Bathsheba Everdene

It’s a name to fall in love with. Bathsheba Everdene. Bathsheba Everdene. Say it out loud a few times. Roll it around the tongue a couple more. Magical.

And fall in love, I did, with that feisty miss – one who was before her time. Looking back, I initially presumed I would have given her my heart from the print version, rather than the one projected up there on the big screen. There was, of course, no VHS or DVD back then as the sixties imploded and turned the corner into the next decade. After all, I had spent my uni years working through the remaining Hardy novels after first encountering him via the tragic Tess in Year 12. She also caused, in me, much inner longing – for what, I wasn’t quite sure.

Julie Christie Far from the Madding Crowd

But, having completed my due diligence, the ether told me the film was released in 1967 and therefore the Bathsheba I was first so enamoured of must have been the Julie Christie version. It’s so long ago now that I viewed this film version and read the novel of ‘Far From the Madding Crowd’. I remember the sheep falling off the cliff and the stolid farm hand, played back then by Alan Bates (who else?), treating Miss Everdene’s flock for the bloat. And I could bring back how dashing Terence Stamp looked in his uniform playing the cad, wooing our heroine for a fast shilling to get him out of debt. He seduced her in no time flat despite the worthy Gabriel Oak, the farm hand, having stuck by her through thick and thin – completely besotted. After she pranked unfortunate rich neighbour on Valentines Day, William Boldwood (Peter Finch) was also pursuing her hand and being driven almost insensible by her constant refusals.

So, with a fond memory of a bygone infatuation, I traipsed off to see the 2015 version of the great work a few weeks ago, optimistically expecting the new Bathsheba, Carey Mulligan, to entrance me as much as her predecessors.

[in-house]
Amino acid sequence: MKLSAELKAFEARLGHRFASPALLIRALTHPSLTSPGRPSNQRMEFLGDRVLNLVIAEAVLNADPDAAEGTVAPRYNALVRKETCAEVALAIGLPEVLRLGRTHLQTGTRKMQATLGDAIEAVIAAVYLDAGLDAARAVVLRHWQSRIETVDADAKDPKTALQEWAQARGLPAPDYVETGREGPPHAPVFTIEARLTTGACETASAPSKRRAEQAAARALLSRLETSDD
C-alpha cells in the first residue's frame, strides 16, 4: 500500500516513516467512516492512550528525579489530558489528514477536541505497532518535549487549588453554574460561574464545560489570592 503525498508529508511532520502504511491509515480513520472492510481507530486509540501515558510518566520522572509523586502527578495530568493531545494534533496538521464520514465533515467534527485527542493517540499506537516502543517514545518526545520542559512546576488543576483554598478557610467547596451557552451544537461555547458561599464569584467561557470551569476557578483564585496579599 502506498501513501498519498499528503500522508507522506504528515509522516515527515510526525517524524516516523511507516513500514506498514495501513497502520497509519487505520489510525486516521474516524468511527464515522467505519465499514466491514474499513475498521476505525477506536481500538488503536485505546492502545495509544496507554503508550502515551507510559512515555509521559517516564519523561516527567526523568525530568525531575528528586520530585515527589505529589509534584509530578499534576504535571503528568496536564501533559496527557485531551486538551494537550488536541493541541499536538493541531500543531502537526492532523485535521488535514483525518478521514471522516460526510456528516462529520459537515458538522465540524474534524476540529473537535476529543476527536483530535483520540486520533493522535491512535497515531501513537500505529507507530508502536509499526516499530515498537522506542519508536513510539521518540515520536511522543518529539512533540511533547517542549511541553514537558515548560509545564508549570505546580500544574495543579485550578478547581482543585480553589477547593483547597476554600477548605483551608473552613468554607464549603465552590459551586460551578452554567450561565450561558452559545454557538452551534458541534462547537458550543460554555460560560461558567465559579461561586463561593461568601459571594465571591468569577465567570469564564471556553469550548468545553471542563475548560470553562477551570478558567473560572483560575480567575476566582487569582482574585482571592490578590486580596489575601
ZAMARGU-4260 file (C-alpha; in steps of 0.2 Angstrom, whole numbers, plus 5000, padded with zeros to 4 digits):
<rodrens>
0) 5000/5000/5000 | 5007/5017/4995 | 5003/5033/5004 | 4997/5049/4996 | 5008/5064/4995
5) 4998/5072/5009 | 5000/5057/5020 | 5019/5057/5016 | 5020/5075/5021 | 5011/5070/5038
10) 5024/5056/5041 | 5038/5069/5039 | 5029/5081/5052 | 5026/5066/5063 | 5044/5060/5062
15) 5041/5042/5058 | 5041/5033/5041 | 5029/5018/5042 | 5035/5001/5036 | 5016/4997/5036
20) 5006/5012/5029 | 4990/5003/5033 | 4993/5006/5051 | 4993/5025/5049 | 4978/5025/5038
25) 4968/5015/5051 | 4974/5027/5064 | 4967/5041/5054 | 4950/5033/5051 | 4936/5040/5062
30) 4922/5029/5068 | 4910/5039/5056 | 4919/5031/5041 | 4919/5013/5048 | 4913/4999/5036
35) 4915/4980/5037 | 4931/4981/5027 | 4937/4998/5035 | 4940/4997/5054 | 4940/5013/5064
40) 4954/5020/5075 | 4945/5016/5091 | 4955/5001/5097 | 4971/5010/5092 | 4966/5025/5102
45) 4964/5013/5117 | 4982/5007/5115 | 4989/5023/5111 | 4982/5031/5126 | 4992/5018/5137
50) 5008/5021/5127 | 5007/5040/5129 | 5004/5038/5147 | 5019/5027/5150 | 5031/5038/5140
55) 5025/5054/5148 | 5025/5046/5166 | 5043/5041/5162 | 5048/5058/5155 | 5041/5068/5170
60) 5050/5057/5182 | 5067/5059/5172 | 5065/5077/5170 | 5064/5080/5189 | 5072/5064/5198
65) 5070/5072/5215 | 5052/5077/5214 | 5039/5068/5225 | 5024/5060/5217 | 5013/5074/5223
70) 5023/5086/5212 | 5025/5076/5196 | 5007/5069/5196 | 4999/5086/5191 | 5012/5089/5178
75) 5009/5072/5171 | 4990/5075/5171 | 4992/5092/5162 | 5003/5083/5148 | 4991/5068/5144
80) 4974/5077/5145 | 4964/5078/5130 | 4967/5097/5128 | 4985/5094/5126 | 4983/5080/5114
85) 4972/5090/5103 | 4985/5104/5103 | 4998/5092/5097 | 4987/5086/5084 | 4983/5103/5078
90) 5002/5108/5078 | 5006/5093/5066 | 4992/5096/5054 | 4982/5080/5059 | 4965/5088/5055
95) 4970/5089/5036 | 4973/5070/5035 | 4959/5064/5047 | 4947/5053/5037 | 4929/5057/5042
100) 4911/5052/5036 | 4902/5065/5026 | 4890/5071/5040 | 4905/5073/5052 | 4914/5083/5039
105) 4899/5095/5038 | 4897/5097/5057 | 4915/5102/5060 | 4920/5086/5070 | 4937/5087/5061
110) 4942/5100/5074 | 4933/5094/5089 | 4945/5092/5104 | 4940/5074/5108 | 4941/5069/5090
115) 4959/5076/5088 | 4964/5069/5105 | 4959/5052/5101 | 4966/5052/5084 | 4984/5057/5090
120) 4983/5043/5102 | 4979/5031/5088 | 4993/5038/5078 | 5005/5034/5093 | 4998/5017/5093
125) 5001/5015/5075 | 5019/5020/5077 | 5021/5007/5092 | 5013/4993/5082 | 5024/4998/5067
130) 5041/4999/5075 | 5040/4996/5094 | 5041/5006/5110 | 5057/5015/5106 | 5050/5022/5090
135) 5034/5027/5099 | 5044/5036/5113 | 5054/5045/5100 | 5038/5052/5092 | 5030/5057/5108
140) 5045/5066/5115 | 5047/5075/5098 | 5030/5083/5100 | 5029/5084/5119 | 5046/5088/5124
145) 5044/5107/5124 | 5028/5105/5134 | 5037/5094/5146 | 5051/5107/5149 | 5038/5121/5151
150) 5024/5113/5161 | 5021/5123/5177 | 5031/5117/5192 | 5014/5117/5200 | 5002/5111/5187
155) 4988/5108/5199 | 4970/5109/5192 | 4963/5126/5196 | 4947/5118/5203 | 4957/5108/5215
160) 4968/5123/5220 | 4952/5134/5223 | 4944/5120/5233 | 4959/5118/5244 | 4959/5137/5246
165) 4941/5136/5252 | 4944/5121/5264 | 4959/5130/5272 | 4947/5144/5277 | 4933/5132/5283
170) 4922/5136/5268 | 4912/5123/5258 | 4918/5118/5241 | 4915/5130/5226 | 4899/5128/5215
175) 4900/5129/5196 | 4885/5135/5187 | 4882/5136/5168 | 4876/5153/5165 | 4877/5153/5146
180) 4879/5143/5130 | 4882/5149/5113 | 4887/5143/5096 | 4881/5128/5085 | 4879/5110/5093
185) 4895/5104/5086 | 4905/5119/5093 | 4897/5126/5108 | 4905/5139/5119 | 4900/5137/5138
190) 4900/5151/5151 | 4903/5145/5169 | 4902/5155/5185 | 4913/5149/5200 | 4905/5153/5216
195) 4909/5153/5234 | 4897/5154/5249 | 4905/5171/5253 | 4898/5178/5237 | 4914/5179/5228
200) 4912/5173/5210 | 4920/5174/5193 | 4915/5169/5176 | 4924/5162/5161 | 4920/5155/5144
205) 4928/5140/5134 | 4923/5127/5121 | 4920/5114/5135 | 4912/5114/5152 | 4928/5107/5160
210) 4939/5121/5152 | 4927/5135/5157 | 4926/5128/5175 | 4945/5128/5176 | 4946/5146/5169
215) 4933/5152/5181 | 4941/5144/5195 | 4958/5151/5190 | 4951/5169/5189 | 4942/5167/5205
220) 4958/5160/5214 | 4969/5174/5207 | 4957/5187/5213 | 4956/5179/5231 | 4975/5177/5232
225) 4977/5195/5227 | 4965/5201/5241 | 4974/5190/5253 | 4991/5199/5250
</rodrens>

madding crowd

I was not let down. I enjoyed every moment of it – and the story came back to me almost in its entirety, even if I still could not recall how it was all going to pan out. The resurrection of Frank Troy, the slimy soldier-cove was still a great surprise. This time around Tom Sturridge played the execrable, but charismatic, gold-digger to the hilt of oiliness, with the marvellous Matthias Schoenaerts compelling as the faithful Oak. ‘Masters of Sex’ leading hand Michael Sheen ably filled Finch’s shoes as the lovelorn elder suitor. And, as for Carey, if she didn’t win you over as Daisy in ‘The Great Gatsby’, she’s sure to in this. As Bathsheba she takes on a man’s job with steely determination and is the independent woman personified, that is until she’s completely undone by the odious Frank Troy. She would not ride side-saddle, she would not be bidded down for her grain seeds just because she was a woman and she proclaimed she would not give herself in wedlock for gain She’d do it only for love. Ha!

madding crowd01

Starring beautifully, as well, was the lush Dorset countryside, with director Thomas Vinterberg ably recreating the descriptions of landscape that Hardy mastered for the printed page. And if you like the director’s take on this classic, look out for a DVD copy of his chilling tale of what can go wrong in the classroom with his astounding ‘The Hunt’. Mads Mikkelsen steals the show in that harrowing journey, but in it there’s no one to match the sublime Carey Mulligan as Bathsheba Everdene, Bathsheba Everdene, Bathsheba Everdene……

Official trailer =

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